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Goddard Space Flight Center

Astrophysics Science Division | Sciences and Exploration

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TIGER in Antarctica, November 15, 2003

First Seals of the Season

Things are working really well with TIGER. Towards the end of the day, we turn TIGER fully on and set up to collect cosmic ray air showers. Most of the cosmic rays that reach the ground are secondaries, i.e. they are the fragments of primary cosmic rays that had collisions at the top of the atmosphere. These secondaries are mostly muons, but electrons, protons, kaons and other particles are mixed in. All of these particles give a much smaller signal than the heavy nuclei that TIGER is designed to measure. So TIGER is pretty insensitive to them. But a very energetic primary cosmic ray can generate a large (square kilometers in area) shower of these secondaries. In those cases, there can be enough secondary particles coming through TIGER in one burst to give us a measurable signal. This only happens once or twice an hour, however. The TIGER team is going to take tomorrow (Sunday) off, but we'll leave TIGER collecting data.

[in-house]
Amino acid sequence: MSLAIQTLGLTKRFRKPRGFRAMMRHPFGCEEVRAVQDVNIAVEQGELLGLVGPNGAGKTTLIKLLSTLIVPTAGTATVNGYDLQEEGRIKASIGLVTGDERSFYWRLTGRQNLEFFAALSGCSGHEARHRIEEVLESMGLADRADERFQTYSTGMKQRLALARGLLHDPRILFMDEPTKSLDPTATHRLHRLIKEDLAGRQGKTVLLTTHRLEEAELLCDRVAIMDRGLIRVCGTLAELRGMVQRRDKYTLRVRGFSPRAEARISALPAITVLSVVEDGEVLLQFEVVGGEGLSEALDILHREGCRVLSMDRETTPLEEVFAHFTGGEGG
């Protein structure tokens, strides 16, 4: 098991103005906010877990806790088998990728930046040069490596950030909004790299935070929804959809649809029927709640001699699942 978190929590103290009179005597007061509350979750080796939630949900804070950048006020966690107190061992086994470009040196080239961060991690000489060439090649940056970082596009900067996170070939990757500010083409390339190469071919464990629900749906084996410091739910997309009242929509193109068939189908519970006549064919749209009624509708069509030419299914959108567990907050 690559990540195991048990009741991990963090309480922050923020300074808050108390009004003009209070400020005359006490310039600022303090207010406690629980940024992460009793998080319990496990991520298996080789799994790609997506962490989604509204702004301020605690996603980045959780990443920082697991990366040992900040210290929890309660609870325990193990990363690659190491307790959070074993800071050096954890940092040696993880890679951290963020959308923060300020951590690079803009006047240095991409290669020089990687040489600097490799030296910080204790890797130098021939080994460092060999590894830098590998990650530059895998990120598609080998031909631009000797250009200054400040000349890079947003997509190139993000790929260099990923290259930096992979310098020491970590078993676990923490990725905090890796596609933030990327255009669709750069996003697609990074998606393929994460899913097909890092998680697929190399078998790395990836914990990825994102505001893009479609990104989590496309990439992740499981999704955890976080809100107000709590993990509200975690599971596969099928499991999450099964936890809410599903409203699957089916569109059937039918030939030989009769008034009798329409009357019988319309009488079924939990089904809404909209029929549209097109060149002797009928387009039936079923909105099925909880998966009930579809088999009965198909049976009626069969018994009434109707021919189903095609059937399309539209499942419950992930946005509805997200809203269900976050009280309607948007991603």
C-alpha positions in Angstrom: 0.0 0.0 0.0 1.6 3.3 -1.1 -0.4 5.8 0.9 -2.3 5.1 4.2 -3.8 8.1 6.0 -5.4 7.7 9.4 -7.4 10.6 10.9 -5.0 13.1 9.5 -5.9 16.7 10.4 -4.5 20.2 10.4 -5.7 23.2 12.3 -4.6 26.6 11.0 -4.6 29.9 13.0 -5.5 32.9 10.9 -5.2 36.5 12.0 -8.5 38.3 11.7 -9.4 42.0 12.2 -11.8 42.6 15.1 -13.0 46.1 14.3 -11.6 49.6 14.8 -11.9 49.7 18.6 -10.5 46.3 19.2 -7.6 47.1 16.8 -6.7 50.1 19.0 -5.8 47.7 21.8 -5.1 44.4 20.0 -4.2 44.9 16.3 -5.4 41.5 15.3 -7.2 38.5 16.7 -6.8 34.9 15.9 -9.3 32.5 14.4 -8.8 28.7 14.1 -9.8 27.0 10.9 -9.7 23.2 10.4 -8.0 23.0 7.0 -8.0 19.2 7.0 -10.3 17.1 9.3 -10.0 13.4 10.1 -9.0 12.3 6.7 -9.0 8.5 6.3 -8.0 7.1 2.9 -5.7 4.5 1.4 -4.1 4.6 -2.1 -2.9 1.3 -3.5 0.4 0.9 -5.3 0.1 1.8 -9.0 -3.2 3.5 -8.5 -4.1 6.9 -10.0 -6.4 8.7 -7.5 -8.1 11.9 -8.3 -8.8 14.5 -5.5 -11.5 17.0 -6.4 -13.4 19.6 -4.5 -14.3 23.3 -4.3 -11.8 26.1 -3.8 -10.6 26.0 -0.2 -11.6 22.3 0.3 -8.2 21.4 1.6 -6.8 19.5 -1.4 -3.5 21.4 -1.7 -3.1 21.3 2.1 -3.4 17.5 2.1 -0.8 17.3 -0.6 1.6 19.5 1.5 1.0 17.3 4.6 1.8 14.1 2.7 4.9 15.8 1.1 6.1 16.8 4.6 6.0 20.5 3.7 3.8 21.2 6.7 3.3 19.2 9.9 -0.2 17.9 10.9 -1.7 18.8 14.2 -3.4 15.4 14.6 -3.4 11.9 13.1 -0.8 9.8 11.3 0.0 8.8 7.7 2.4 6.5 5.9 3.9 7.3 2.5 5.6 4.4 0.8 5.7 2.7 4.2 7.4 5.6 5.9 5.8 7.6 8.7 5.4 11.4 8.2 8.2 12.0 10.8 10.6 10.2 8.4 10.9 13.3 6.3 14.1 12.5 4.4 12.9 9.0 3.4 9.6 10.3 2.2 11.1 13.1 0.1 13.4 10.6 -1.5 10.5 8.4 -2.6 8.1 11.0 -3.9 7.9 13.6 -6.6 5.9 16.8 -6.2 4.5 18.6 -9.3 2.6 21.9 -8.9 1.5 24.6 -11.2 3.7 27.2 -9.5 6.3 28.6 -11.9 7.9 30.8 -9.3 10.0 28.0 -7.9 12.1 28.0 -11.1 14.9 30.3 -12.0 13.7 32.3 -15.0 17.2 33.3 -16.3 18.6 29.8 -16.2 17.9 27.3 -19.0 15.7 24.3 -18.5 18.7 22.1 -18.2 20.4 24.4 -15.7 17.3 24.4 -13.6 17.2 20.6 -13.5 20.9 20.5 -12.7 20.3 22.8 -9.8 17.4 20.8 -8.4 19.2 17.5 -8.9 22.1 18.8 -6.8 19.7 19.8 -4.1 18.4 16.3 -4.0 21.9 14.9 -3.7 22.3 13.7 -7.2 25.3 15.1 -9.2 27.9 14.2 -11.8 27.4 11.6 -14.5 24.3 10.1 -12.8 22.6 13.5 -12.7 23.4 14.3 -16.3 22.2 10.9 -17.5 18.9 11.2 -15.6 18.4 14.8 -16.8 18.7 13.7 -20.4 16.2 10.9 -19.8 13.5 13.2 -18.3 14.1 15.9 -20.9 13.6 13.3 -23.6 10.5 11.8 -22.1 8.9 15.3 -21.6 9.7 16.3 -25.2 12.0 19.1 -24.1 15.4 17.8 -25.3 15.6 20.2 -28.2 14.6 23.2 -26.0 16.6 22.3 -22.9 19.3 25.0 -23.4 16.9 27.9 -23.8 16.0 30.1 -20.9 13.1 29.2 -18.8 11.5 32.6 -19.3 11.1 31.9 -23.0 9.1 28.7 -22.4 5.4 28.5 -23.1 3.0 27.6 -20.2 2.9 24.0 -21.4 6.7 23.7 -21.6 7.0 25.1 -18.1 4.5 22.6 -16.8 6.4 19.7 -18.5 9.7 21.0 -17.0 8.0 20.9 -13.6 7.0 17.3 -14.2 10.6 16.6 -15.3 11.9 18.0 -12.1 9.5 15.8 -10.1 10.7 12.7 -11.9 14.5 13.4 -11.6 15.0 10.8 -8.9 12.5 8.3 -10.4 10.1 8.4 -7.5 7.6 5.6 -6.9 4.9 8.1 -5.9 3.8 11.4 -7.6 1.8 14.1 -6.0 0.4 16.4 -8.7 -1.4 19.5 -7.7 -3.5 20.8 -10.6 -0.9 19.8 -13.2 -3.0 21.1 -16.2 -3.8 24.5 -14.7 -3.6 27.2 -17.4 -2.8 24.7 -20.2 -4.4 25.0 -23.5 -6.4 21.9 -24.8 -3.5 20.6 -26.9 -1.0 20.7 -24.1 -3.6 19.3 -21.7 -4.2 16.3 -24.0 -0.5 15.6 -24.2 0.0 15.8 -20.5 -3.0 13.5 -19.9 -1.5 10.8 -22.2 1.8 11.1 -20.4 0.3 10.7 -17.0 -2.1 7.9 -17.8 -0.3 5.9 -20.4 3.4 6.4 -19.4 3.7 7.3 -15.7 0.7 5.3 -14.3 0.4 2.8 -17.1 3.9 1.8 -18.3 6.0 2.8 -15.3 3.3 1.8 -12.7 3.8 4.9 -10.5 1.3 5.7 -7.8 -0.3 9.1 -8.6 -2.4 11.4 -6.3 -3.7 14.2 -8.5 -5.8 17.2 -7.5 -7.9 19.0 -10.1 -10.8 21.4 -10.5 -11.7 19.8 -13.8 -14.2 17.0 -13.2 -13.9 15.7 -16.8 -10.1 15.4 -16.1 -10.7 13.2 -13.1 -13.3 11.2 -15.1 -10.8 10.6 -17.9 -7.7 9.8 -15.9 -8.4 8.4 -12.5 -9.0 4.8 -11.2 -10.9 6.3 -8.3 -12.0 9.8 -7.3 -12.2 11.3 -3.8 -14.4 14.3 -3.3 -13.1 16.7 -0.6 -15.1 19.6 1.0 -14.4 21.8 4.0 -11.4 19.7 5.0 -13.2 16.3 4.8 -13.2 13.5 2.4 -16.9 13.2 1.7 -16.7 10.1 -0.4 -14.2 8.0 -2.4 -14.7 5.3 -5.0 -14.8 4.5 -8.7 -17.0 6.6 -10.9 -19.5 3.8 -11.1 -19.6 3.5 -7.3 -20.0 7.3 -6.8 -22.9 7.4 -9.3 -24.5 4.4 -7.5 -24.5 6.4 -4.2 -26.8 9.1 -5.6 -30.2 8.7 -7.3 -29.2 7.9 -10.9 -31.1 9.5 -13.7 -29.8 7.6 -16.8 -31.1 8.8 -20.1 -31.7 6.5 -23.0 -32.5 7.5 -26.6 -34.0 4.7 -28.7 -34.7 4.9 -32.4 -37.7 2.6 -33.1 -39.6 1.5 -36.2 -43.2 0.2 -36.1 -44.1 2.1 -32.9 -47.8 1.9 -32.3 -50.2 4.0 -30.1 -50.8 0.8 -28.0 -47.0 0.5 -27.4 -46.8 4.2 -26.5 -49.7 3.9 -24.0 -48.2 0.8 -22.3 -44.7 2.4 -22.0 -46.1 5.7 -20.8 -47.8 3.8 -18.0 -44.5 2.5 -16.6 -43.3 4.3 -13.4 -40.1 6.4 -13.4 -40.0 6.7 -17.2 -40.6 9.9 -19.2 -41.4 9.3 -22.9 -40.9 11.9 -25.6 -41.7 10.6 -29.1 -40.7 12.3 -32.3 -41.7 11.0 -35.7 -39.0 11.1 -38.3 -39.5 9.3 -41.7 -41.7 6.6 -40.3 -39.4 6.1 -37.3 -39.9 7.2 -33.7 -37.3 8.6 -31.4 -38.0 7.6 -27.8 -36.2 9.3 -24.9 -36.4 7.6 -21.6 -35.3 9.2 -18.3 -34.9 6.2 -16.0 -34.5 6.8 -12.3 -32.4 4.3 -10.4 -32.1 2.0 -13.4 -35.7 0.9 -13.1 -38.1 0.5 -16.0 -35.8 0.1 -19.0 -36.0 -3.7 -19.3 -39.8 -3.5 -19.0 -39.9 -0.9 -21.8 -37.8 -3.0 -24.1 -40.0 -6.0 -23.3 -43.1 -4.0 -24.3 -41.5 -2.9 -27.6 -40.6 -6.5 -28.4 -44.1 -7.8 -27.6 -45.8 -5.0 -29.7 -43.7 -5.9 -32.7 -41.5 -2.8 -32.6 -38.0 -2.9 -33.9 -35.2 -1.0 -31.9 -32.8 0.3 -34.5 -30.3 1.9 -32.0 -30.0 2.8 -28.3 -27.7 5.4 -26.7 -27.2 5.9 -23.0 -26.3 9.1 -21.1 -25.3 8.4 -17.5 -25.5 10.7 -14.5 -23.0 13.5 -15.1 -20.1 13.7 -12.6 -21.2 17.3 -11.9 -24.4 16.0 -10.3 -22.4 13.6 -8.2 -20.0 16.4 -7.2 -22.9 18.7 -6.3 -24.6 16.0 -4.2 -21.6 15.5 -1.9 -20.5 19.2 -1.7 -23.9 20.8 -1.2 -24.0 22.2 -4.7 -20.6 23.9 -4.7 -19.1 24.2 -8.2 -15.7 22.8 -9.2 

In the evening, I walk out to Scott's Hut. I have pictures of the Hut from my 2001 journal (see An Evening Hike ). But this time there are seals out on the ice. This is earlier than they appeared in 2001. I took this panorama to show how close Hut Point and the seals are to McMurdo. The seals are the small black slugs on the very bottom right of the panorama.

McMurdo and seals

Seals on the ice shelf right outside McMurdo


Dr. Eric R. Christian
Washington, DC 20546 USA
This page was last modified on November 17, 2003